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Vecuronium Bromide

Class: Neuromuscular Blocking Agents
VA Class: MS200
Chemical Name: 1-[(2β,3α,5α,16β,17β)-3,17-bis(acetyloxy)-2-(1-piperidinyl) androstan-16-yl]-1-methylpiperidinium bromide
Molecular Formula: C34H57N2O4•Br
CAS Number: 50700-72-6

Medically reviewed on Oct 23, 2017

Warning

  • Should be administered only by adequately trained clinicians experienced in the use and complications of neuromuscular blocking agents.1

Introduction

Nondepolarizing neuromuscular blocking agent; aminosteroid.1 3 4 5 420

Uses for Vecuronium Bromide

Skeletal Muscle Relaxation

Production of skeletal muscle relaxation during surgery after general anesthesia has been induced.1 420

Facilitation of endotracheal intubation;1 15 16 30 39 40 41 46 54 63 68 71 77 80 113 117 124 129 131 142 however, a neuromuscular blocking agent with a rapid onset of action (e.g., succinylcholine, rocuronium) generally preferred in emergency situations when rapid intubation is required.110 111 112 141 145 421 424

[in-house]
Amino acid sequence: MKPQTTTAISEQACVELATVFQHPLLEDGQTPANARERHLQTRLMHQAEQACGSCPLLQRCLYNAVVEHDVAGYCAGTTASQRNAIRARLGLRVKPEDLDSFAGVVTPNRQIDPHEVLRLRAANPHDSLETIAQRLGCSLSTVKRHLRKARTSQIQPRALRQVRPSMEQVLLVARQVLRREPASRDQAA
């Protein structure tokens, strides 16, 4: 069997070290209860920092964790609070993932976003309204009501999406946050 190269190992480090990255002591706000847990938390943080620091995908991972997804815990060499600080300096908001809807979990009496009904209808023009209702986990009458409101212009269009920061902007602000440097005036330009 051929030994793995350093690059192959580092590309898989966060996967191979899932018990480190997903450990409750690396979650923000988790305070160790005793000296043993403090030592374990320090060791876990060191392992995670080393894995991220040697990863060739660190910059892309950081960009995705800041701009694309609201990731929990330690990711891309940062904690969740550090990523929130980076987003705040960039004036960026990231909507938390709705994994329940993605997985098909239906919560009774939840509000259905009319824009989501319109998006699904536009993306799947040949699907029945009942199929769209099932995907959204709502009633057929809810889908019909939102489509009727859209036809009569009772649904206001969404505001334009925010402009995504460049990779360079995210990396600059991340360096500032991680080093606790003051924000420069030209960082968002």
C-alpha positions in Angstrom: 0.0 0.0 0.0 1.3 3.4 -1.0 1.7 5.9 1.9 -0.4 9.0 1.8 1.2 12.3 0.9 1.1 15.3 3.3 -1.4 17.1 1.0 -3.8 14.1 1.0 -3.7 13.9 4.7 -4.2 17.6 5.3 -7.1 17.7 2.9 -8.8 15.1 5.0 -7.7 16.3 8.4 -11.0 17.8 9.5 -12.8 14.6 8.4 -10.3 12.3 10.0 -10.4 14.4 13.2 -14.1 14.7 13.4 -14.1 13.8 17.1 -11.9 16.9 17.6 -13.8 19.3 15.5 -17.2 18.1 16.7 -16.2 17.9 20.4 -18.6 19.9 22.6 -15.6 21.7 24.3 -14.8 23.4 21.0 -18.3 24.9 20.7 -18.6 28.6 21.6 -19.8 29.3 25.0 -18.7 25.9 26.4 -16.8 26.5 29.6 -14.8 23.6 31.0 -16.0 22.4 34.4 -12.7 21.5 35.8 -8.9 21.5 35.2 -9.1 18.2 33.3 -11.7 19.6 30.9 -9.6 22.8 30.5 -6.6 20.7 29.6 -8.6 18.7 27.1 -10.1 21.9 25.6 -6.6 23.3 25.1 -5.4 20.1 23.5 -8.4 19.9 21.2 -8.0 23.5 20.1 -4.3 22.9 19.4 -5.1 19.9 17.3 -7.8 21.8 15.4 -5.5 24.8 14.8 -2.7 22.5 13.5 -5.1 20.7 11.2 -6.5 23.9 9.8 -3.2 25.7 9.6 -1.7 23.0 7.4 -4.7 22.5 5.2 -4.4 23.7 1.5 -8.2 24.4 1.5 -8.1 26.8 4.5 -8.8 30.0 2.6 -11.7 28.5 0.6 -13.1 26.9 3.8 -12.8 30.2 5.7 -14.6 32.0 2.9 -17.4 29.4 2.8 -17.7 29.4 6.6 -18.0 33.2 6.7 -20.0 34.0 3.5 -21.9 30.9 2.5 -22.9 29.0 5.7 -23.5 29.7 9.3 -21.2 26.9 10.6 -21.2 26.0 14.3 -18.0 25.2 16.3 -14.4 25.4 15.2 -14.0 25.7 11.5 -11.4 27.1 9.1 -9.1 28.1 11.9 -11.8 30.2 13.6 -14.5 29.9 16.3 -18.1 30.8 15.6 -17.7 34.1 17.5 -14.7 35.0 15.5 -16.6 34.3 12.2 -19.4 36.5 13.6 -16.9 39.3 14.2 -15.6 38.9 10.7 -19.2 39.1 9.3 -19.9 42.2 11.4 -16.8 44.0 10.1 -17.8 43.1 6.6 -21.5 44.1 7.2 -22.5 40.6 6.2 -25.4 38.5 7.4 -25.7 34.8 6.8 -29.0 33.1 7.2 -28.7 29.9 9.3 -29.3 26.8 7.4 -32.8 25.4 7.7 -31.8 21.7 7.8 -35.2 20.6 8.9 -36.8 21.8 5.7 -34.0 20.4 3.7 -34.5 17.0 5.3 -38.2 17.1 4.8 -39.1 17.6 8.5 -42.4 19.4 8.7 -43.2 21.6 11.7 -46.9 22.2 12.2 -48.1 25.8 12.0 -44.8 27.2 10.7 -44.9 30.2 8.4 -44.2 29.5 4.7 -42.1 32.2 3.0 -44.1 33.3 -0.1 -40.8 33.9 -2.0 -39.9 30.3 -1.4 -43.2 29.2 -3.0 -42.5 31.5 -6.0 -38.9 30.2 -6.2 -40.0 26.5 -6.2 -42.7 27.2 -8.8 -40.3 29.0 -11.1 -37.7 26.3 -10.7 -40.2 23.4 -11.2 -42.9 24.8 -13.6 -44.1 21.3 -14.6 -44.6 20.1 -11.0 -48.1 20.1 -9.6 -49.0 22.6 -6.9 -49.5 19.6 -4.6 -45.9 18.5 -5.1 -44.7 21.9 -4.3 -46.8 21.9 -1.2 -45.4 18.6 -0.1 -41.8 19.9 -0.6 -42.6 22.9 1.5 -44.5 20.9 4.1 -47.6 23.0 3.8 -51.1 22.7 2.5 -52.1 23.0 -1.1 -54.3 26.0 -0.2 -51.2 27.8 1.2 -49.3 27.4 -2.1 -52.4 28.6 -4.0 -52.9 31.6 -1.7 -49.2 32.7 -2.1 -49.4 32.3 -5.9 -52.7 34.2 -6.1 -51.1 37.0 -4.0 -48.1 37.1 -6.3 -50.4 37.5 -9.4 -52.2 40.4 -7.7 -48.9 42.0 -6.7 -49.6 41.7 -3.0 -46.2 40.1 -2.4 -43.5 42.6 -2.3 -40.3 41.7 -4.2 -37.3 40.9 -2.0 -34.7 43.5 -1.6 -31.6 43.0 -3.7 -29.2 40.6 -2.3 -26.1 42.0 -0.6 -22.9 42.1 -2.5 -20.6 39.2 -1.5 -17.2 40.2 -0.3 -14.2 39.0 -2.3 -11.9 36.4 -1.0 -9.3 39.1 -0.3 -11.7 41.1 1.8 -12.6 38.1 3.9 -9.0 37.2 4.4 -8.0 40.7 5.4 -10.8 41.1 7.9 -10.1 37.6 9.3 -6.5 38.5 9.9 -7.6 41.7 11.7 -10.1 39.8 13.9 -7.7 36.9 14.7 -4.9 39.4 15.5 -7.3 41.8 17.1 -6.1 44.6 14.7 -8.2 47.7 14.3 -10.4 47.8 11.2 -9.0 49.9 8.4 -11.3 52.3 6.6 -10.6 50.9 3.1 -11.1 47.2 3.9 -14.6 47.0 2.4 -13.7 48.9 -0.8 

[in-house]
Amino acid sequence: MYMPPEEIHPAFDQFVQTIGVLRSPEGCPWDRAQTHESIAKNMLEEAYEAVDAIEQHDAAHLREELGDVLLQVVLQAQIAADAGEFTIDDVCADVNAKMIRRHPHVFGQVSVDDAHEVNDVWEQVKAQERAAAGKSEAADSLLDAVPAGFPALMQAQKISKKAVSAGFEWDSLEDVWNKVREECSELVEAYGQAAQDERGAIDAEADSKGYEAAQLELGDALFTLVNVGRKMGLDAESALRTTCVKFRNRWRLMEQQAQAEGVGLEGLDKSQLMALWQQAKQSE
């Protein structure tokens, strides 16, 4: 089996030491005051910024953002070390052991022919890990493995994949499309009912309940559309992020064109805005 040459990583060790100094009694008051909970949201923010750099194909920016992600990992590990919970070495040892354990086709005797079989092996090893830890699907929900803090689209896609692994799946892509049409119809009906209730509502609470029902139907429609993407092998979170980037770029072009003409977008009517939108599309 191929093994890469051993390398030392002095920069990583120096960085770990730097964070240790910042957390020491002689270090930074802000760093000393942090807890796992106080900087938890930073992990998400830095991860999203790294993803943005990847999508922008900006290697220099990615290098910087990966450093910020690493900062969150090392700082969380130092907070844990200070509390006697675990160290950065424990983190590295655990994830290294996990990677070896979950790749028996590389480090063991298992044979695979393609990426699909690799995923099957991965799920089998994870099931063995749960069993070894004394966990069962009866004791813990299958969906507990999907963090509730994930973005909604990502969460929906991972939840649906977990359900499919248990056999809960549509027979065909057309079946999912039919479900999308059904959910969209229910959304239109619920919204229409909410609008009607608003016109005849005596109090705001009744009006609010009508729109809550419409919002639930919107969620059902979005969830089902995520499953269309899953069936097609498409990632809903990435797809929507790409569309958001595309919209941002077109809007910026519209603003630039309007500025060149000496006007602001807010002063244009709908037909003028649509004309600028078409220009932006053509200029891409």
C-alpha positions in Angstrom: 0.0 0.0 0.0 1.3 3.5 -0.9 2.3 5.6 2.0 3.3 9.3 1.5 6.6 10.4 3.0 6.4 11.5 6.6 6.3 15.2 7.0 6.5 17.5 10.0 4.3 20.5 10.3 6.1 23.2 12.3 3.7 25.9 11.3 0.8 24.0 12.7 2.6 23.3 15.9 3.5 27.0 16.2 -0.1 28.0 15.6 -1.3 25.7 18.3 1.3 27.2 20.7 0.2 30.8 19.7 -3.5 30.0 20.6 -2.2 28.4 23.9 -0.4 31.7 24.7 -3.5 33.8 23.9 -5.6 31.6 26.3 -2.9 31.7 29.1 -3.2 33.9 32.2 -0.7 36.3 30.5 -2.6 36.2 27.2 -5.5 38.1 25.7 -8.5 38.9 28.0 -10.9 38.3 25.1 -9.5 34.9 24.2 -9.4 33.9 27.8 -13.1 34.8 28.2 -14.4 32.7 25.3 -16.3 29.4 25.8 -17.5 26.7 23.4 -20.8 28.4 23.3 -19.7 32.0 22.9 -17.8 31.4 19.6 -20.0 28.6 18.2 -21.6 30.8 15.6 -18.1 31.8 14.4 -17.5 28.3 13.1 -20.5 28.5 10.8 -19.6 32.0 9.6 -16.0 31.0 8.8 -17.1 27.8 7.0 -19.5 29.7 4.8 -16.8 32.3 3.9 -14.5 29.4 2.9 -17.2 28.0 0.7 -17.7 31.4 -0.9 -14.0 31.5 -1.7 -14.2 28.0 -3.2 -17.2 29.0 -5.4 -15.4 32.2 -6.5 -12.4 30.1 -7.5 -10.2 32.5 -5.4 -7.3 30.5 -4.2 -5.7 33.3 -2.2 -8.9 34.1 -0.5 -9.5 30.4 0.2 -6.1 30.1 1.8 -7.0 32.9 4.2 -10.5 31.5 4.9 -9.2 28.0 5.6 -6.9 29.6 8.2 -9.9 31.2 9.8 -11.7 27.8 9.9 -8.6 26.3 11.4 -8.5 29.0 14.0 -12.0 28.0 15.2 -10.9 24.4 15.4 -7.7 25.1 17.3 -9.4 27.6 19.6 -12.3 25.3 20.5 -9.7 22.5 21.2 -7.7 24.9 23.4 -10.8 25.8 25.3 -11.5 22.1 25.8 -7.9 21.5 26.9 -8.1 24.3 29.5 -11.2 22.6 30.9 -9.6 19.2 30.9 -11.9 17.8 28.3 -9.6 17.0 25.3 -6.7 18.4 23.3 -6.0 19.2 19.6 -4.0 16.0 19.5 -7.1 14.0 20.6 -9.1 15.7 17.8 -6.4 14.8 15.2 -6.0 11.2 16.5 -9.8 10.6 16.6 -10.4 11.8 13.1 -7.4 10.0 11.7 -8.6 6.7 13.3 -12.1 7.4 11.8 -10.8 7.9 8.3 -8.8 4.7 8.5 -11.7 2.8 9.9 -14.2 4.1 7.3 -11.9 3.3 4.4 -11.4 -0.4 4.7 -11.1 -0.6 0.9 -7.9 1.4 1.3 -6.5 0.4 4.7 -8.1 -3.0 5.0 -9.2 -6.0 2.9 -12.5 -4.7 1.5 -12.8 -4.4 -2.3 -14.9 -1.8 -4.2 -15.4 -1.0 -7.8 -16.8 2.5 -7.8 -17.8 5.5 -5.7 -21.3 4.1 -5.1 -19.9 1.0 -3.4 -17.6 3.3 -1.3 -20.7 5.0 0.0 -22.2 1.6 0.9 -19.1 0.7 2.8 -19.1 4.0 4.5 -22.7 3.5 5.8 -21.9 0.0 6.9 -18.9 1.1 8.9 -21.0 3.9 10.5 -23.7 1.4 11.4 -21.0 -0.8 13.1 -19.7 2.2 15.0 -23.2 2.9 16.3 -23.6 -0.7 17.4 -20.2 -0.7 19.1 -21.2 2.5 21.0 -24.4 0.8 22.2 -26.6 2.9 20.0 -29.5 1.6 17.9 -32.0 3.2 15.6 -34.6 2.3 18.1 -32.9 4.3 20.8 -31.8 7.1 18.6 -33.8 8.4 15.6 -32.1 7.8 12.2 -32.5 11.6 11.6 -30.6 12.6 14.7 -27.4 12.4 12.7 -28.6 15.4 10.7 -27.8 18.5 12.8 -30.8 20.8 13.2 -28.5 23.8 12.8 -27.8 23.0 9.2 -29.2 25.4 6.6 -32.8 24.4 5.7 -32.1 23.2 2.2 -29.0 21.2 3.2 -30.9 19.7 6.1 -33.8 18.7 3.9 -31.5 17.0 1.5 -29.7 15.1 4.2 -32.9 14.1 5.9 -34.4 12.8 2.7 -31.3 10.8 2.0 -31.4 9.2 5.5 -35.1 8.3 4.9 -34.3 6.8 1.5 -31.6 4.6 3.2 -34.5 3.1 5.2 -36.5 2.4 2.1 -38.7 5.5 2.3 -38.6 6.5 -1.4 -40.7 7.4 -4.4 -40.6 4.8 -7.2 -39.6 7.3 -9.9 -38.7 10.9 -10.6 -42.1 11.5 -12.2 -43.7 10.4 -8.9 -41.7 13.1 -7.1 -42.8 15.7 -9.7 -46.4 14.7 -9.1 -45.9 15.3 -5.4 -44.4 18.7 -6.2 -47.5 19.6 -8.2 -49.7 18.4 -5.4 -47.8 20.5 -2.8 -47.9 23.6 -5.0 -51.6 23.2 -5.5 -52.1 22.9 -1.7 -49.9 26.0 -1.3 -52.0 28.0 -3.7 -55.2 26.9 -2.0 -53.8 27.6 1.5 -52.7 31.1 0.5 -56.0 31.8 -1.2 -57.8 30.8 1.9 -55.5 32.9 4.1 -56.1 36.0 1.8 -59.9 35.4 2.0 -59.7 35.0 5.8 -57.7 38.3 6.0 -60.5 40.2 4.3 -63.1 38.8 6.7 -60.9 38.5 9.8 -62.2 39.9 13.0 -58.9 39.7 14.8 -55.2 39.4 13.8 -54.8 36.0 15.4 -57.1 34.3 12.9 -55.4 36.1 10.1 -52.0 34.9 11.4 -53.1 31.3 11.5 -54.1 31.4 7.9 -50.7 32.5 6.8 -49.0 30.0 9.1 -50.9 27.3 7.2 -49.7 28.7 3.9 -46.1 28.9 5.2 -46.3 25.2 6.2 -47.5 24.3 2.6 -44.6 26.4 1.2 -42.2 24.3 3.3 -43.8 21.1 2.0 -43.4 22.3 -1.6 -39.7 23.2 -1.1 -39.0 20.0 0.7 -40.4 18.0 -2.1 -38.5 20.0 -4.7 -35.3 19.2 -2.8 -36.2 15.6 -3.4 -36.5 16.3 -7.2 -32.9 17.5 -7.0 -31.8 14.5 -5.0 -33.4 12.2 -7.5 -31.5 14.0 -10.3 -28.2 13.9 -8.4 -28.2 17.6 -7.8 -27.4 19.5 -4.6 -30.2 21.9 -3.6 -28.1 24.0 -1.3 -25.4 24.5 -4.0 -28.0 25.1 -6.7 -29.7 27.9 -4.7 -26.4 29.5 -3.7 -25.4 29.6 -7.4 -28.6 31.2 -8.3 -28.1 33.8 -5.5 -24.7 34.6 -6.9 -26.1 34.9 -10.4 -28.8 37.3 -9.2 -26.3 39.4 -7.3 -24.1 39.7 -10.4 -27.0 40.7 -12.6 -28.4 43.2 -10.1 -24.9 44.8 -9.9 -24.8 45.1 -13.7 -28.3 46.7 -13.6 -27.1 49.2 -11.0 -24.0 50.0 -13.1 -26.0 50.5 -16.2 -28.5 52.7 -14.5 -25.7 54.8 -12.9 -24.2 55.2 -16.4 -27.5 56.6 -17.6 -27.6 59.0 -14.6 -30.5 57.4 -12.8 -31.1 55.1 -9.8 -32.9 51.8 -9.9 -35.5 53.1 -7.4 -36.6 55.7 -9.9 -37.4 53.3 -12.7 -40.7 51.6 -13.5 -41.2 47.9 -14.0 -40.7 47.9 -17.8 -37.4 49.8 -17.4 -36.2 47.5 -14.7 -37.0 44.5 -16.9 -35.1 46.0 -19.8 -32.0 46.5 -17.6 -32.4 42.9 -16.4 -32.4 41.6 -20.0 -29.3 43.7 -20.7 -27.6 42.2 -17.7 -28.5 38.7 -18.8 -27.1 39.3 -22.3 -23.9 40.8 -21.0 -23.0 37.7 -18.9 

Has been used to facilitate mechanical ventilation in the ICU; however, manufacturer states insufficient data available to support dosage recommendations for such use.1 186 187 188 189 190 191 192 193 341 421 Whenever neuromuscular blocking agents are used in the ICU, consider benefits versus risks of such therapy and assess patients frequently to determine need for continued paralysis.1 421 (See Intensive Care Setting under Cautions.)

Compared with other neuromuscular blocking agents, vecuronium has an intermediate onset and duration of action, and exhibits minimal cardiovascular effects.1 3 18 49 143 145 420 421 Not suitable for rapid sequence intubation, but may be used for procedures requiring profound muscle relaxation for short durations (e.g., laryngoscopy, bronchoscopy) or for maintenance of neuromuscular blockade during the postintubation period.18 145 421 424

Vecuronium Bromide Dosage and Administration

General

  • Facilities and personnel necessary for intubation, administration of oxygen, and respiratory support should be immediately available.1 359 424 (See Boxed Warning.)